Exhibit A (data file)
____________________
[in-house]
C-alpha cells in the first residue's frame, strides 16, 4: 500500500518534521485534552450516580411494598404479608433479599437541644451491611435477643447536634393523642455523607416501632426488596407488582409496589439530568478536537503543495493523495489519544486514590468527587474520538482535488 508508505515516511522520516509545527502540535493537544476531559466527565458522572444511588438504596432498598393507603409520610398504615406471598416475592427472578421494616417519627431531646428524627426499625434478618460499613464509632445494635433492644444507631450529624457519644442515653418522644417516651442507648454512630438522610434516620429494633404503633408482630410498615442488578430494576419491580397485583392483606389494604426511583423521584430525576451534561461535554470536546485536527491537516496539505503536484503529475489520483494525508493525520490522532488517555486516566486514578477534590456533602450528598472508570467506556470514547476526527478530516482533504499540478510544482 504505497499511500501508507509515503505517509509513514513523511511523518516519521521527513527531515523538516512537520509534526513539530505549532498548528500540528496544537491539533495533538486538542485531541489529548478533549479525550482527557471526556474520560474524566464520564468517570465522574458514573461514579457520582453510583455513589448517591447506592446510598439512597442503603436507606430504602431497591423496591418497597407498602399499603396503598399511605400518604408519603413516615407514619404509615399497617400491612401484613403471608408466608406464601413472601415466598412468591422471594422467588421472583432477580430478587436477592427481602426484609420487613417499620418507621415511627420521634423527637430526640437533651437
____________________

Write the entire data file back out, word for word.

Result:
[in-house]
C-alpha cells in the first residue's frame, strides 16, 4: 500500500518534521485534552450516580411494598404479608433479599437541644451491611435477643447536634393523642455523607416501632426488596407488582409496589439530568478536537503543495493523495489519544486514590468527587474520538482535488 508508505515516511522520516509545527502540535493537544476531559466527565458522572444511588438504596432498598393507603409520610398504615406471598416475592427472578421494616417519627431531646428524627426499625434478618460499613464509632445494635433492644444507631450529624457519644442515653418522644417516651442507648454512630438522610434516620429494633404503633408482630410498615442488578430494576419491580397485583392483606389494604426511583423521584430525576451534561461535554470536546485536527491537516496539505503536484503529475489520483494525508493525520490522532488517555486516566486514578477534590456533602450528598472508570467506556470514547476526527478530516482533504499540478510544482 504505497499511500501508507509515503505517509509513514513523511511523518516519521521527513527531515523538516512537520509534526513539530505549532498548528500540528496544537491539533495533538486538542485531541489529548478533549479525550482527557471526556474520560474524566464520564468517570465522574458514573461514579457520582453510583455513589448517591447506592446510598439512597442503603436507606430504602431497591423496591418497597407498602399499603396503598399511605400518604408519603413516615407514619404509615399497617400491612401484613403471608408466608406464601413472601415466598412468591422471594422467588421472583432477580430478587436477592427481602426484609420487613417499620418507621415511627420521634423527637430526640437533651437